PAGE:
Dutch antiterror laws may violate the human rights of JIHADIS, rules Council of Europe

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Holland want to introduce into law rules that would make it possible to revoke the Dutch citizenship of jihadis who hold a dual passport.

The Council of Europe have come out strongly against the proposed plans from being implemented saying it would discriminate against certain social groups.

Latvian council commissioner Nils Muiznieks said that he fears the “discrimination, stigmatisation and the alienation of some social groups” if plans were given the go-ahead.

One of the laws criticised by the council makes it possible for the Dutch Internal and Justice ministries to take away the freedom of movement of a terror suspect without the intervention of a judge.

Muiznieks also spoke of his fear about another aspect of the law which would see a “contact and territory ban” implemented that prevents potential terrorists from entering certain areas or contacting certain individuals. Officials could also implement a travel ban if they deemed it necessary.

The Dutch also want to give intelligence and security services extra powers to spy on people.

According to Mr Muiznieks, prevention is the key towards combating terrorism.

He warned that certain measures being considered are possibly in conflict with human rights treaties.

The Council of Europe is distinct from the EU, although it is sometimes confused with it.

No country has ever joined the EU without first belonging to the Council of Europe.

The Council of Europe cannot make binding laws but it has the power to enforce international agreements – which is why it has some leverage over the Dutch.

The best-known body of the Council of Europe is the European Court of Human Rights, which enforces the European Convention on Human Rights.

Holland want to introduce into law rules that would make it possible to revoke the Dutch citizenship of jihadis who hold a dual passport.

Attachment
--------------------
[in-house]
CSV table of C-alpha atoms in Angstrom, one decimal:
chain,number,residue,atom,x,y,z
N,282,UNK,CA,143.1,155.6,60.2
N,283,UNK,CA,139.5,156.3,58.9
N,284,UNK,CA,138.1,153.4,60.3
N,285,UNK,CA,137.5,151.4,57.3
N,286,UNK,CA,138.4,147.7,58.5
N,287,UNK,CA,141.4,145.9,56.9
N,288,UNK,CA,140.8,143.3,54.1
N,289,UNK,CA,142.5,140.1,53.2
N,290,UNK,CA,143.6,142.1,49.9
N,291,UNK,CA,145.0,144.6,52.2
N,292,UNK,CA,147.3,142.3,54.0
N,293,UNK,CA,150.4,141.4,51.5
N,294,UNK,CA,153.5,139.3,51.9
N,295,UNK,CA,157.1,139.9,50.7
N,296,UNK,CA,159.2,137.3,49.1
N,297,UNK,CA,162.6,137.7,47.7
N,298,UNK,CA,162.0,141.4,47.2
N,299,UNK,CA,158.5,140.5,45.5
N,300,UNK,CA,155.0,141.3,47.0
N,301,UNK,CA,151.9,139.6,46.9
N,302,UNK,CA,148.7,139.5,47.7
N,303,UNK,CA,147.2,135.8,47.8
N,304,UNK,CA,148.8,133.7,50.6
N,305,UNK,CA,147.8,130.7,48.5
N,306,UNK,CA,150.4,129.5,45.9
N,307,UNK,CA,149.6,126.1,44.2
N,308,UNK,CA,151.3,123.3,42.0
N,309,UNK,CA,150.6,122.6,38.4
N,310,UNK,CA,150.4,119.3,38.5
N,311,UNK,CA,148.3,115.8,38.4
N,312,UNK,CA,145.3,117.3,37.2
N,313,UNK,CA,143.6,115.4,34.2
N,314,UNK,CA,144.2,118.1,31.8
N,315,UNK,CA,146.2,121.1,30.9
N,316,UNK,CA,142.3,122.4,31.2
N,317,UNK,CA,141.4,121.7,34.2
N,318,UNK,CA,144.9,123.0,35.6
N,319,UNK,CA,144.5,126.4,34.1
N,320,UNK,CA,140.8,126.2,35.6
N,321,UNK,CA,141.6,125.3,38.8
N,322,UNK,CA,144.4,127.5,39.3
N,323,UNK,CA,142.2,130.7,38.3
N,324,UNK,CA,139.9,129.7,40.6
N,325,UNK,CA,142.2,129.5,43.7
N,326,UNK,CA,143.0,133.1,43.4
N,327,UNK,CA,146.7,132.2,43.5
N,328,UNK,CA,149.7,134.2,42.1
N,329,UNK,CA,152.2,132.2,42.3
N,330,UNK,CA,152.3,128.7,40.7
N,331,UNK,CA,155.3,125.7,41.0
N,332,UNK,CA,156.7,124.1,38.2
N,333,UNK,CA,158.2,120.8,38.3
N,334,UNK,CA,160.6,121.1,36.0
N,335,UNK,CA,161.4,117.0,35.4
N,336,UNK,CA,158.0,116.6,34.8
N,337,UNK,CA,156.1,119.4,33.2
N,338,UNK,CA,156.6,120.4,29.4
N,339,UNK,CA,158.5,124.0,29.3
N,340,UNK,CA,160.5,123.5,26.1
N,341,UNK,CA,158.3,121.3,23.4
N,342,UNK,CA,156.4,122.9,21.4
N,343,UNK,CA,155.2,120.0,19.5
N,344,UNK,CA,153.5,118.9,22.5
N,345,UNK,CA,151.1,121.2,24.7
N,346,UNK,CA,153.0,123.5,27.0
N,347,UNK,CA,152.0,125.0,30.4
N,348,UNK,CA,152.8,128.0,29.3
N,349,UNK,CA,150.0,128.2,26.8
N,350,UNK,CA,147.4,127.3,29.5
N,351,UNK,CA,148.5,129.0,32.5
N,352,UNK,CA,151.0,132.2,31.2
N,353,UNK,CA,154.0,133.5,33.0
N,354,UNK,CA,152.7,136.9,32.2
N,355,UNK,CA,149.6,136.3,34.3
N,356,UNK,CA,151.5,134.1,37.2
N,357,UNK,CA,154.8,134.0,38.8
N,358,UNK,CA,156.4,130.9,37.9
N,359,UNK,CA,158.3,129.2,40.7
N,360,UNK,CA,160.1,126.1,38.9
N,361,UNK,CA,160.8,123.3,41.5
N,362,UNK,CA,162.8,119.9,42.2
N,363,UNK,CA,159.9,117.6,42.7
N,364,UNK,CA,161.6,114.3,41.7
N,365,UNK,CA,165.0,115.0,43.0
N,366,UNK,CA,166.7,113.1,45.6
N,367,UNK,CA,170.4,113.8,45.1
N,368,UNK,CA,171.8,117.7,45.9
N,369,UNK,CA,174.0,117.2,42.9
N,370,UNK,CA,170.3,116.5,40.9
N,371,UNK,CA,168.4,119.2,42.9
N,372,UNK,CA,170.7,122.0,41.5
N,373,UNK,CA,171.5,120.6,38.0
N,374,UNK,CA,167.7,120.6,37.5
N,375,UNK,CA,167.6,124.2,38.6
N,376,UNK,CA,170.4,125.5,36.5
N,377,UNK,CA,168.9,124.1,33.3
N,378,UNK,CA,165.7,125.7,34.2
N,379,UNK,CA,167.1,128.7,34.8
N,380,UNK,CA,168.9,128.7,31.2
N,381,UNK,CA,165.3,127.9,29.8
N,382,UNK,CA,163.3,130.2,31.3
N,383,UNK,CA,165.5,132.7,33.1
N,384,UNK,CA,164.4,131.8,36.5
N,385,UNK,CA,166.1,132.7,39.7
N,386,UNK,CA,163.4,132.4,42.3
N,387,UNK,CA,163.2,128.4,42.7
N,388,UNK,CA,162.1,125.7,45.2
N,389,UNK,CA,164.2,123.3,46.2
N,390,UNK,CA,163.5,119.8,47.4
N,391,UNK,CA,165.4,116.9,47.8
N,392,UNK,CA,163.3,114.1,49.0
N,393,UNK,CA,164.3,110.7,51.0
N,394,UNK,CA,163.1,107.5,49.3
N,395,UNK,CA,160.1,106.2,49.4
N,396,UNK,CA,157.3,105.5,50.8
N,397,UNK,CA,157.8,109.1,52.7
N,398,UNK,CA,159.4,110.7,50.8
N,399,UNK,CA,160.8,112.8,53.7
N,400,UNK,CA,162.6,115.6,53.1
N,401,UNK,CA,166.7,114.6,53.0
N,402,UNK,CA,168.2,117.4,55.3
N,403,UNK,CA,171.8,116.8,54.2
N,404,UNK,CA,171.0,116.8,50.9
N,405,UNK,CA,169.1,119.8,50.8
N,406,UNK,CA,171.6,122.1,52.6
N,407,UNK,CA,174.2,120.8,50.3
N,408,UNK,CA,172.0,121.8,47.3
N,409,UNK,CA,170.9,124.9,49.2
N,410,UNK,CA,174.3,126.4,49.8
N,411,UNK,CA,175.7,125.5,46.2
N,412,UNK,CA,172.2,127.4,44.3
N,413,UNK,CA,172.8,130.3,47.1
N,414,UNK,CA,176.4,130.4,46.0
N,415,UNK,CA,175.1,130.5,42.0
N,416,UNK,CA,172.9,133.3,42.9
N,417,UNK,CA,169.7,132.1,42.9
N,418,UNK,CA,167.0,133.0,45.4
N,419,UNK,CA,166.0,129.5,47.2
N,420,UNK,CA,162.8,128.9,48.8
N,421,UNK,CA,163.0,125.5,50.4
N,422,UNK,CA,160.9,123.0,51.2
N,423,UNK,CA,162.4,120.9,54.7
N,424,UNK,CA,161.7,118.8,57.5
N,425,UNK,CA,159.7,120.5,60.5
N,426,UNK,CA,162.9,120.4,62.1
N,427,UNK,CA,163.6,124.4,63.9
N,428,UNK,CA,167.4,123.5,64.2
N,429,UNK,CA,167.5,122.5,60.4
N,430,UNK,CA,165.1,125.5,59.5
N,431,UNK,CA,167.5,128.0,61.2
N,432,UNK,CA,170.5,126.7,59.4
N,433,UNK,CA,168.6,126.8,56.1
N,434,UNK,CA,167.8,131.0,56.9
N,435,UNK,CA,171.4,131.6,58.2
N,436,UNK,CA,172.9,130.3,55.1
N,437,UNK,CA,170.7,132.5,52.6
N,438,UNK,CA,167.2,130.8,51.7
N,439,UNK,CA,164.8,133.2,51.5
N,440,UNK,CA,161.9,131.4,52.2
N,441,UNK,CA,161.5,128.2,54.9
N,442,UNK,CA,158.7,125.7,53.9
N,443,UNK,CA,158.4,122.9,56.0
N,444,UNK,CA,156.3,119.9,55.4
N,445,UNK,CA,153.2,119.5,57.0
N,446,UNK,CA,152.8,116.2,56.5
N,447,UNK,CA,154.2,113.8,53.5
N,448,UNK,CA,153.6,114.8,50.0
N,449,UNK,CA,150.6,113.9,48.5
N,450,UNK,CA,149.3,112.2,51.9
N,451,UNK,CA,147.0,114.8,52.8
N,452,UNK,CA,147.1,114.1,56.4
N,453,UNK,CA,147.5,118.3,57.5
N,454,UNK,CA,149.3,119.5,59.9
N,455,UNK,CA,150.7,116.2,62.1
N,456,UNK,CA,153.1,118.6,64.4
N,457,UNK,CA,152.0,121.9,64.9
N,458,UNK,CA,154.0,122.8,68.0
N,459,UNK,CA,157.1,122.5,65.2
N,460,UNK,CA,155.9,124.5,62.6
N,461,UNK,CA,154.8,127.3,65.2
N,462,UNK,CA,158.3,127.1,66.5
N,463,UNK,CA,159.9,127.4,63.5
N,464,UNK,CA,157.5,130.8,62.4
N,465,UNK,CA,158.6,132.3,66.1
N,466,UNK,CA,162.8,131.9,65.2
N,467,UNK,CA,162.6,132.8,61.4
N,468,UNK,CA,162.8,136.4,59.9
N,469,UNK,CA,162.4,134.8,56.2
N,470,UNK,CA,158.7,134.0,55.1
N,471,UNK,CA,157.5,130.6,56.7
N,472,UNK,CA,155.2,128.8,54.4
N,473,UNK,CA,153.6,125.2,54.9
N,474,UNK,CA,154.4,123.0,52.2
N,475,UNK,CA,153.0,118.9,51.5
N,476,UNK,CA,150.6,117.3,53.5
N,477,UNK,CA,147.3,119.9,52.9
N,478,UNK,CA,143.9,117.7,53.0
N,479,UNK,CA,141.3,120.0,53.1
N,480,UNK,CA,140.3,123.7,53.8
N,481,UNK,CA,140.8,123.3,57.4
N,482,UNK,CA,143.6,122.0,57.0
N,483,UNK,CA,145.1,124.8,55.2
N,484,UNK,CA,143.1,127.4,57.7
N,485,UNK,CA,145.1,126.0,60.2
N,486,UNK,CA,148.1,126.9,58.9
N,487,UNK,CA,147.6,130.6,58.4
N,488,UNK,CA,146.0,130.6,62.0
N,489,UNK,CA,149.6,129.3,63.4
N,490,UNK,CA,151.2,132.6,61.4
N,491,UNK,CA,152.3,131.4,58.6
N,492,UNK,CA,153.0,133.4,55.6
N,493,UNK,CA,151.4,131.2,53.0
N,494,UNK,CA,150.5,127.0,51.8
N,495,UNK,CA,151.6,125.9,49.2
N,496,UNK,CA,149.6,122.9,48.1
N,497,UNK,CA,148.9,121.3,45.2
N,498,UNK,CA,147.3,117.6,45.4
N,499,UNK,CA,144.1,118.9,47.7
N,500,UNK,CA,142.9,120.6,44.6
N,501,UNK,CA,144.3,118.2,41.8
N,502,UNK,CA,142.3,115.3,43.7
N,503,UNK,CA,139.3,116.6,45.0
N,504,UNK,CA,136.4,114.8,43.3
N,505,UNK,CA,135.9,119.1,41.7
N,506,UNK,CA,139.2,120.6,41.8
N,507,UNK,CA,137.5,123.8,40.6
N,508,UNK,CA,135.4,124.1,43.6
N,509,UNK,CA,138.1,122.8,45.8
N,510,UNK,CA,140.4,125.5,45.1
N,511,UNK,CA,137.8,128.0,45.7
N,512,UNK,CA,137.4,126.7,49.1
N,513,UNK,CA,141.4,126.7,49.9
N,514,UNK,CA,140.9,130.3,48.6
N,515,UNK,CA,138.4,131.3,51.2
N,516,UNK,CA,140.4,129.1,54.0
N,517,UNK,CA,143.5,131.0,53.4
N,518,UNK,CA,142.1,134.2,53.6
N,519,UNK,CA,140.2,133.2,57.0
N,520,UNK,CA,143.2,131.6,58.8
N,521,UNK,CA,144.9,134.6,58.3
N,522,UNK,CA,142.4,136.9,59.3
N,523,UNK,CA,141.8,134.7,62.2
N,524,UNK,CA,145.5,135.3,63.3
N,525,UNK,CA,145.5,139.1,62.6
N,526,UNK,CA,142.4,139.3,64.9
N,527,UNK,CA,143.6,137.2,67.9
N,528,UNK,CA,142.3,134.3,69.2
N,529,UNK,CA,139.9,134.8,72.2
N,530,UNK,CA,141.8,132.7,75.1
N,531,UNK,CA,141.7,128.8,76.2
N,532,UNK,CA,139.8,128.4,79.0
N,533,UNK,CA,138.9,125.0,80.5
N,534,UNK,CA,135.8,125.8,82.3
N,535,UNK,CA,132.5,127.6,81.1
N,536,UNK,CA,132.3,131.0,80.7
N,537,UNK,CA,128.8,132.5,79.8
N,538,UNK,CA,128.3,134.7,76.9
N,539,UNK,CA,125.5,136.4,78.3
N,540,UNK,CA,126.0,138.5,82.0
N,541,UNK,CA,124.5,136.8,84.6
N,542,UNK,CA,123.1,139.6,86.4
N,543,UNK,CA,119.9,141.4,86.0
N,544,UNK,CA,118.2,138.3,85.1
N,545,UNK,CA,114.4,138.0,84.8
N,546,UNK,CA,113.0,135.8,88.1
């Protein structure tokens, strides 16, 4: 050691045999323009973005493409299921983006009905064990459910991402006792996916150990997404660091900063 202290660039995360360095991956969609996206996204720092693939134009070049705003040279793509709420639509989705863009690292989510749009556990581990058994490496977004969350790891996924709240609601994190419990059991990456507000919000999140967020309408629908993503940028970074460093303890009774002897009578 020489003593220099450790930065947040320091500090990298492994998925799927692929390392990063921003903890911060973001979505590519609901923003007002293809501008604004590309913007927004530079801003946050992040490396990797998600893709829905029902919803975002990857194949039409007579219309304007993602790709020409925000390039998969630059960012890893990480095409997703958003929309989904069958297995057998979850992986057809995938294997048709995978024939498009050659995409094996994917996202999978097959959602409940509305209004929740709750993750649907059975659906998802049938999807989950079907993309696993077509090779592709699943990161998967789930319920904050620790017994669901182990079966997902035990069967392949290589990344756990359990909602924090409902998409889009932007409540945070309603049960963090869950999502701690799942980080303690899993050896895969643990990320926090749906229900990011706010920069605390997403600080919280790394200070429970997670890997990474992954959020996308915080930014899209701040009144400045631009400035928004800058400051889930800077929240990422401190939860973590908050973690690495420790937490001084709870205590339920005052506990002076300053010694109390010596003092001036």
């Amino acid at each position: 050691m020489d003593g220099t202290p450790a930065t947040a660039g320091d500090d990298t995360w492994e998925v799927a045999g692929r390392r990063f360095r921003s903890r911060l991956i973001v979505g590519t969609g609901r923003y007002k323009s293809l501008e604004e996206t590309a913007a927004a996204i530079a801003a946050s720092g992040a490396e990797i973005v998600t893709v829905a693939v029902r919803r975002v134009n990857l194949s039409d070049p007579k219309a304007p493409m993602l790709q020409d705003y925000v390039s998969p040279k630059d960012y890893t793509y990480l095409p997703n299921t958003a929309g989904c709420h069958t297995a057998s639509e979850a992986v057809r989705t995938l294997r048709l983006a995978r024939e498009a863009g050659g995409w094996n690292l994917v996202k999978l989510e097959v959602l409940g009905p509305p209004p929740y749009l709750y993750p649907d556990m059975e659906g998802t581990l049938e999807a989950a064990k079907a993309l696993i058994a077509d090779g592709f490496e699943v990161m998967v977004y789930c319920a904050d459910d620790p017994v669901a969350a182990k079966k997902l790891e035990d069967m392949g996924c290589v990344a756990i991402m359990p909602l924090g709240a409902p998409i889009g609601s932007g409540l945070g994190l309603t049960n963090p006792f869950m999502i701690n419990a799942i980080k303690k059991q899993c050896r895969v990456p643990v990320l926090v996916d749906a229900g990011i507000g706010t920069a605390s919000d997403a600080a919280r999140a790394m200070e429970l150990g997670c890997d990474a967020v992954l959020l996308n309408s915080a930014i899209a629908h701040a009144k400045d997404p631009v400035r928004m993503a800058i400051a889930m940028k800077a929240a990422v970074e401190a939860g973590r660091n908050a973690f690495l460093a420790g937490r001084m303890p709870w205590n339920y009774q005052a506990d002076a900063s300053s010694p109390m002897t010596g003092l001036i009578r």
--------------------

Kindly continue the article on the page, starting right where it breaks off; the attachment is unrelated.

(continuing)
The Council of Europe have come out strongly against the proposed plans from being implemented saying it would discriminate against certain social groups.

Latvian council commissioner Nils Muiznieks said that he fears the “discrimination, stigmatisation and the alienation of some social groups” if plans were given the go-ahead.

One of the laws criticised by the council makes it possible for the Dutch Internal and Justice ministries to take away the freedom of movement of a terror suspect without the intervention of a judge.

Muiznieks also spoke of his fear about another aspect of the law which would see a “contact and territory ban” implemented that prevents potential terrorists from entering certain areas or contacting certain individuals. Officials could also implement a travel ban if they deemed it necessary.

The Dutch also want to give intelligence and security services extra powers to spy on people.

According to Mr Muiznieks, prevention is the key towards combating terrorism.

He warned that certain measures being considered are possibly in conflict with human rights treaties.

The Council of Europe is distinct from the EU, although it is sometimes confused with it.

No country has ever joined the EU without first belonging to the Council of Europe.

The Council of Europe cannot make binding laws but it has the power to enforce international agreements – which is why it has some leverage over the Dutch.

The best-known body of the Council of Europe is the European Court of Human Rights, which enforces the European Convention on Human Rights.